From Smith Corona to Droid-Twinkle Toes leaps into the digital age.
I mostly write about experiences. Rarely do I write about writing. At my level of skill what is there to say about the actual act? There's the sticky 'r' key, and now and then I manage to hit some combination of hidden function keys and crash the program, but this is not exactly newsworthy. When I'm not watching a spider wrap up a fly in my window (how do they do that?!) or thinking about what Sara B the schooner needs in the way of TLC, the words come from somewhere. But it's winter now and boating is on hold so here goes.
My three dollar typewriter of thirty years ago is a distant memory. I went digital around 1990 after I sold a four figure magazine article and used the money to buy a computer. This was pre world wide web, and I mostly messed with desktop publishing. I mailed the first 16 page Lake Ontario Log out in 1993. It was a quarterly “zine” and subscribers paid ten dollars a year. It survived six years and more or less broke even, then went paperless and has since resided in a Cykic Software server. I guess this a blog now.
Desk top publishing also made Whiskey Hill Press and a half dozen books on Lake Ontario sailing and history possible. I'm proud to write that people have purchased over 6000 copies of my various titles. I still like old school books. I relish the feel and the look of a book's artwork and its simplicity-no batteries required. If the mice don't eat it, somebody could read a copy of Ariel's World a hundred years from now. Who knows what format the e reader gadgets will be using then?
However times keep changing. Amazon claims in 2010 to have sold more Kindle books downloads for its ebook reader than hardcovers. I don't own an ebook reader but I know several people who do. With the help of the technical department on the other side of the room I created two ebooks for people to buy online at www.chimneybluff.com a while ago The first such was an 11,000 word booklet on a topic dear to my heart- Budget Boating. Sailing on a Shoestring immediately followed. I sold about forty copies at 3.00 a download. Not exactly best sellers but fun to write.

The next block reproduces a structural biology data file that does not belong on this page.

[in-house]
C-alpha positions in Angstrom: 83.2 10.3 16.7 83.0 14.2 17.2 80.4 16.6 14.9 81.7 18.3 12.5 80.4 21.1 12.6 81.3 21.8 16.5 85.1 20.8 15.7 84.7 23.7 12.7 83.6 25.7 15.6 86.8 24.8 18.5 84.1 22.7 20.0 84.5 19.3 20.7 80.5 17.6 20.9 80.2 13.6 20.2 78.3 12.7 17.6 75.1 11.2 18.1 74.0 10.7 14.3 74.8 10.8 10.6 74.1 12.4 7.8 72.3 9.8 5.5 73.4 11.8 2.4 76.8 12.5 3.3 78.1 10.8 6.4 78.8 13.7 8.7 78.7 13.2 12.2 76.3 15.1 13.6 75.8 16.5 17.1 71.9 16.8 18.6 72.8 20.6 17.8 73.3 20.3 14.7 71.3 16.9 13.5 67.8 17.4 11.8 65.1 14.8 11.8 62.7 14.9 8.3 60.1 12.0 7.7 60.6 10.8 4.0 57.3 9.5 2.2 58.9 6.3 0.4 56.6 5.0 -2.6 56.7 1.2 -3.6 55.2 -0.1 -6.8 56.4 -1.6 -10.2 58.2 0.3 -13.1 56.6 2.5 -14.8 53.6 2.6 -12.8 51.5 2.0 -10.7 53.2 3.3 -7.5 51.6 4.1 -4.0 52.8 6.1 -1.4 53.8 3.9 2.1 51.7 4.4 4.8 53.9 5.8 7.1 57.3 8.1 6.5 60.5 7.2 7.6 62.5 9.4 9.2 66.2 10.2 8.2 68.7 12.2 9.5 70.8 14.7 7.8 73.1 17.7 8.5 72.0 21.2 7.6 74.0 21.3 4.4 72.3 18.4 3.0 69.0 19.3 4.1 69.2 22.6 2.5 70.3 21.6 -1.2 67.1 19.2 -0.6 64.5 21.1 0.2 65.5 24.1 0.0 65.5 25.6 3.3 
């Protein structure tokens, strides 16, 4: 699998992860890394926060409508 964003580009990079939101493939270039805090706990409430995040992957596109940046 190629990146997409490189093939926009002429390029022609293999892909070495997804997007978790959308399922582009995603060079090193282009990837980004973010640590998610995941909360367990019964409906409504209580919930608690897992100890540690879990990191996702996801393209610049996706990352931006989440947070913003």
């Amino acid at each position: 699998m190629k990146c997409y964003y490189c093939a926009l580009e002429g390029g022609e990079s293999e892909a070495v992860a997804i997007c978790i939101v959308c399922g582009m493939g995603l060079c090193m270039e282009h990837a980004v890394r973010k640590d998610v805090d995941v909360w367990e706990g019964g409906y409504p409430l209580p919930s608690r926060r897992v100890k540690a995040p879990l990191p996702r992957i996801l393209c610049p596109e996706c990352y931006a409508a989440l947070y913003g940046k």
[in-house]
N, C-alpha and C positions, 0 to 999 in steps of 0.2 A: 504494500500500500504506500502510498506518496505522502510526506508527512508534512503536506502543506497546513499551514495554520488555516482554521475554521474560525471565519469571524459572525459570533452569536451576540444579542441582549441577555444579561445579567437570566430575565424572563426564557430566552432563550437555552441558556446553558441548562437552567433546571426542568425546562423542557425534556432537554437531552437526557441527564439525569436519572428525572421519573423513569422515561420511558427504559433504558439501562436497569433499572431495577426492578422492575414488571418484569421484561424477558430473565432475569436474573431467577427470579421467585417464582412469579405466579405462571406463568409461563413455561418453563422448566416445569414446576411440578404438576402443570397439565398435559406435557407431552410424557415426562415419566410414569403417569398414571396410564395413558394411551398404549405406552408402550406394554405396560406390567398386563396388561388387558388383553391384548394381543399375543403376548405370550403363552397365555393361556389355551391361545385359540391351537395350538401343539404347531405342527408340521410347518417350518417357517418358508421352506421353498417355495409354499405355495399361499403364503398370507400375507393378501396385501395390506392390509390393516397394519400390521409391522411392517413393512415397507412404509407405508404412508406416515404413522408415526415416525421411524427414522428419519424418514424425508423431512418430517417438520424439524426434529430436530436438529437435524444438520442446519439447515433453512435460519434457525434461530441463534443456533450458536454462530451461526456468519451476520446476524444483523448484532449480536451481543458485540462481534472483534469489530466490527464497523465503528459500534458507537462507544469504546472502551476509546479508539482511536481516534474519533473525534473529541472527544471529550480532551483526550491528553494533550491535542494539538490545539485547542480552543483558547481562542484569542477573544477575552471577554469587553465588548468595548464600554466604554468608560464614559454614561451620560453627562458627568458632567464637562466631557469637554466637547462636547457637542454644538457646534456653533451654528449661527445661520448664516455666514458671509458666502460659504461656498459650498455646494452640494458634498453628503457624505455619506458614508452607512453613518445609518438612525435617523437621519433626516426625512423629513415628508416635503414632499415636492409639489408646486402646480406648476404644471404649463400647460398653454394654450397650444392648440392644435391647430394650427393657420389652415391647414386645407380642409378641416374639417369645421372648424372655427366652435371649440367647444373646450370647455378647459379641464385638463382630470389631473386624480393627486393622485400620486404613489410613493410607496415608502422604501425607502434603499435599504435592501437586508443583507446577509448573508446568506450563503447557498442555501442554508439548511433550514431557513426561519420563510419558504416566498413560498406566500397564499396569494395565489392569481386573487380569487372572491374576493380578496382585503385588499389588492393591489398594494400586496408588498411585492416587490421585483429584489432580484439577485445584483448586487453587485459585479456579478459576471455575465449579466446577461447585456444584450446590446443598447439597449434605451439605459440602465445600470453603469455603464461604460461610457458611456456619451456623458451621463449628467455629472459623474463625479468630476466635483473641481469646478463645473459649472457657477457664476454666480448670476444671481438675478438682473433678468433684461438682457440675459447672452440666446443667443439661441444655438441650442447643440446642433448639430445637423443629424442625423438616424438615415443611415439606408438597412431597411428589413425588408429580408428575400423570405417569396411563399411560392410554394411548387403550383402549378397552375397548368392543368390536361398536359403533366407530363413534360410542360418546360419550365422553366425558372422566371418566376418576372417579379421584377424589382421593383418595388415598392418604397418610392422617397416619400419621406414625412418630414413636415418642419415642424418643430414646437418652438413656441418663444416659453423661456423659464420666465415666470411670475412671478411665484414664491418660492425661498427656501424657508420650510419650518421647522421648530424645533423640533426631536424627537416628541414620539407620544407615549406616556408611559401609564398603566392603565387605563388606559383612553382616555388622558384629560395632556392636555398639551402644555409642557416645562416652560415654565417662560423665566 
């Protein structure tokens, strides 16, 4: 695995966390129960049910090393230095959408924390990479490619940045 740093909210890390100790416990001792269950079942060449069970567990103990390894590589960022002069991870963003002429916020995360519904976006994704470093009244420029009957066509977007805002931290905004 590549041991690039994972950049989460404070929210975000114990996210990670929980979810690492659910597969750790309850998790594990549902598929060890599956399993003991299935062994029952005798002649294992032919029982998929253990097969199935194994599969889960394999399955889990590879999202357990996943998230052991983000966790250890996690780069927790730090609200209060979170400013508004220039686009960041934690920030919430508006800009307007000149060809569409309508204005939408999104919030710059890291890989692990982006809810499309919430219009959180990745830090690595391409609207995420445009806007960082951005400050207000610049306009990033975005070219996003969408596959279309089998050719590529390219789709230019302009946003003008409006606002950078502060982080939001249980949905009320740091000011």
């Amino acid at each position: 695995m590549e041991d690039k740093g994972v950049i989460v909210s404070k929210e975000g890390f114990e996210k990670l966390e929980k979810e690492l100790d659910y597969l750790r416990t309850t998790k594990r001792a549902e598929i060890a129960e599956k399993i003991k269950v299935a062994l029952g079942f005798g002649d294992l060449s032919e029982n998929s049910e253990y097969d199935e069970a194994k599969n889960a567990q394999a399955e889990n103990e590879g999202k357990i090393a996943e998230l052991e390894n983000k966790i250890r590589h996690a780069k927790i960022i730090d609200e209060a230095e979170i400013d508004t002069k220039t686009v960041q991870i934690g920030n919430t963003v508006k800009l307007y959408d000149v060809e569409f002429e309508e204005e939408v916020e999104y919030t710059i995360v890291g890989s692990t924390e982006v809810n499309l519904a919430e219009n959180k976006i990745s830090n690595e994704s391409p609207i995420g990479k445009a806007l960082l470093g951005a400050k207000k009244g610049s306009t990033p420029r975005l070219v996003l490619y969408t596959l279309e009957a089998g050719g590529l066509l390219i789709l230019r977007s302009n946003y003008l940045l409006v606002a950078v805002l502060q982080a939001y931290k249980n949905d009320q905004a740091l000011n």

About the same time I also re-printed a sold out title from 1998 through Lulu.com as a real book . You upload a file to their computer, they print the book and mail it to you for about 20 dollars. By ordering several at a time the cost drops considerably.
This summer we did Our West Side Story, another print on demand, full color photo book on the West Barrier Bar from its origin to the present to sell as a fundraiser for the barrier bar park. It was a joint effort by Pat Cooper with her splendid photos and self. We had so much fun doing the Riddle of the Lake together we wanted to try another project. Last week I put it and two other books in Lulu.com's on line store. Now people can download them to their computers. I'm not sure how many people will want to read a full length book on their computer but hey, it's an experiment. I know I wouldn't even if it is cheaper. I also uploaded “Twinkle Toes and the Riddle of the Lake” to Amazon's Kindle store. Twink and Dusty and Miss Piggy have gone virtual.
Anxious to see what the process had done to them, I turned to the tech department. He doesn't have a Kindle reader, but his clever Droid, a cell phone plus, has an “app” that allows you to read a Kindle book. He logged onto the Amazon store with his Droid and sure enough, the whole gang was there! They had their heads and tails and Ariel and Sara B were still clearly recognizable in the artwork on the teeny tiny Droid screen display. Amazing, I thought.
I am old enough to find this business of reading a book ( and browsing and buying it!) using your phone a little improbable to say the least. After all, I only just managed on line banking this past summer. But there we are. Dragged into the digital age with the help of my spouse and sister in law. I wonder if there is anyway Kindle books can be purchased as gifts and sent to somebody else's Kindle or cell phone?Probably! I would probably read one on my cell phone if I was sitting at the dentist office waiting for a root canal.
If there are any Log On Line readers with an urge to test drive Riddle of the Lake as a ebook, I sure would be interested in hearing what you think of the “experience”. I'm still finding it all a little unreal. I wonder what Twink would think?